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In Python 2, I’m using str.format() to align a bunch of columns of text I’m printing to a terminal. Basically, it’s a table, but I’m not printing any borders or anything—it’s simply rows of text, aligned into columns.

  • With no color-fiddling, everything prints as expected.
  • If I wrap an entire row (i.e., one print statement) with ANSI color codes, everything prints as expected.
  • However: If I try to make each column a different color within a row, the alignment is thrown off. Technically, the alignment is preserved; it’s the fill characters (spaces) that aren’t printing as desired; in fact, the fill characters seem to be completely removed.

I’ve verified the same issue with both colorama and xtermcolor. The results were the same. Therefore, I’m certain the issue has to do with str.format() not playing well with ANSI escape sequences in the middle of a string.

But I don’t know what to do about it! :( I would really like to know if there’s any kind of workaround for this problem.

Color and alignment are powerful tools for improving readability, and readability is an important part of software usability. It would mean a lot to me if this could be accomplished without manually aligning each column of text.

Little help? ☺

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You'll need to show us (some of) your code if you want anything more specific than just "Python .format() doesn't treat ANSI escape characters any different". –  Martijn Pieters Jan 3 '13 at 14:28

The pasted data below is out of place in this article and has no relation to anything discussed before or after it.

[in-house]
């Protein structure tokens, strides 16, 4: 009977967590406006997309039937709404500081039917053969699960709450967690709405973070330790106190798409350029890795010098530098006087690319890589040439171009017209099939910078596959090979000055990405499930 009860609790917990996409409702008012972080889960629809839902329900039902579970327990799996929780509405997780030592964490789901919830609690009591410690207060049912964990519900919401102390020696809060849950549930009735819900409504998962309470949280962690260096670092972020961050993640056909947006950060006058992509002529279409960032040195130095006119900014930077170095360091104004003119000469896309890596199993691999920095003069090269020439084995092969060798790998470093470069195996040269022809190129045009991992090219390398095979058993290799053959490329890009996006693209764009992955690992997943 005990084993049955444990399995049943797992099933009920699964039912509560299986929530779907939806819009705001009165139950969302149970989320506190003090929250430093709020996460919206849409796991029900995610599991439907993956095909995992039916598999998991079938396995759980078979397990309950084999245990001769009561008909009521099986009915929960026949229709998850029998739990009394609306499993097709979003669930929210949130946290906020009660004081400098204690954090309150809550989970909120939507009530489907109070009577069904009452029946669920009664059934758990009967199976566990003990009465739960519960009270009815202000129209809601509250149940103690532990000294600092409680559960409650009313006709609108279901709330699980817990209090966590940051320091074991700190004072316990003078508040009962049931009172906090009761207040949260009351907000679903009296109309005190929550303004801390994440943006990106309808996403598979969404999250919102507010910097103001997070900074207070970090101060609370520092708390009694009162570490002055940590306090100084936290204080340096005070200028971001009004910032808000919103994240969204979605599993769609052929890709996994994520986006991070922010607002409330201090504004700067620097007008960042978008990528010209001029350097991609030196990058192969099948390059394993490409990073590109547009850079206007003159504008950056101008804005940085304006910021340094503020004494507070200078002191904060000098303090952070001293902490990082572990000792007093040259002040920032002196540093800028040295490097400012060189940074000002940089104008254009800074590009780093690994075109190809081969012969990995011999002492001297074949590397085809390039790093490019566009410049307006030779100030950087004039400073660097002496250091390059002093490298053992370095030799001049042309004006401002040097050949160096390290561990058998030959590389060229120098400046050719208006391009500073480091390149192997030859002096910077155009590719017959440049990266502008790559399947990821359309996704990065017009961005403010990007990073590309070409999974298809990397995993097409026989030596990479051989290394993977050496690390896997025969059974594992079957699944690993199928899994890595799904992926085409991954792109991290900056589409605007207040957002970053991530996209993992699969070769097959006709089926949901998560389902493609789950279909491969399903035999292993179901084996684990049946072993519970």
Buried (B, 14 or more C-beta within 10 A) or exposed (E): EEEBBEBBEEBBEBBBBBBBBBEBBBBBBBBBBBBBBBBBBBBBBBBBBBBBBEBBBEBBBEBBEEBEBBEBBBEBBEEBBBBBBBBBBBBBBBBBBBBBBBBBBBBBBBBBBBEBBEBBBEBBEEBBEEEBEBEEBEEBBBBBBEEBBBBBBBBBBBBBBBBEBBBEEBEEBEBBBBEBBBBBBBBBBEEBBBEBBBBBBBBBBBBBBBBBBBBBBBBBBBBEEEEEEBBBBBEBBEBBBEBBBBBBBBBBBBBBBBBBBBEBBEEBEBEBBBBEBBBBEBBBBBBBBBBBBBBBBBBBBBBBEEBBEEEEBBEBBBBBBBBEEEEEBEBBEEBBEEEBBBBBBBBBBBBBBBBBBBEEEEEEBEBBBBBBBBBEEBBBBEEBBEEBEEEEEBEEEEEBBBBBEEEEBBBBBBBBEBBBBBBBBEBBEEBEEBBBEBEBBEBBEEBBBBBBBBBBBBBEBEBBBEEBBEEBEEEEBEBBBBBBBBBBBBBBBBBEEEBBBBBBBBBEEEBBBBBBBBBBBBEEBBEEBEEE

I understand it’s tricker to help without the code itself. Sorry about that. I was hoping for an answer like @MartijnPieters posted below, though. If I don’t have any luck with that, I’ll go ahead and post the code. –  Zearin Jan 3 '13 at 14:35

1 Answer 1

up vote 2 down vote accepted

Python doesn't distinguish between 'normal' characters and ANSI colour codes, which are also characters that the terminal interprets.

In other words, printing '\x1b[92m' to a terminal may change the terminal text colour, Python doesn't see that as anything but a set of 5 characters. If you use print repr(line) instead, python will print the string literal form instead, including using escape codes for non-ASCII printable characters (so the ESC ASCII code, 27, is displayed as \x1b) to see how many have been added.

You'll need to adjust your column alignments manually to allow for those extra characters.

Without your actual code, that's hard for us to help you with though.

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Ahhh, interesting! I’ll give it a shot and see what I can do. If I don’t have any luck, I’ll post the code. (I want to avoid it if possible, though, cause it’s messy, and I’m mildly embarassed. Shh!) –  Zearin Jan 3 '13 at 14:33
    
That did the trick! :D Thank you so much! –  Zearin Jan 3 '13 at 14:51

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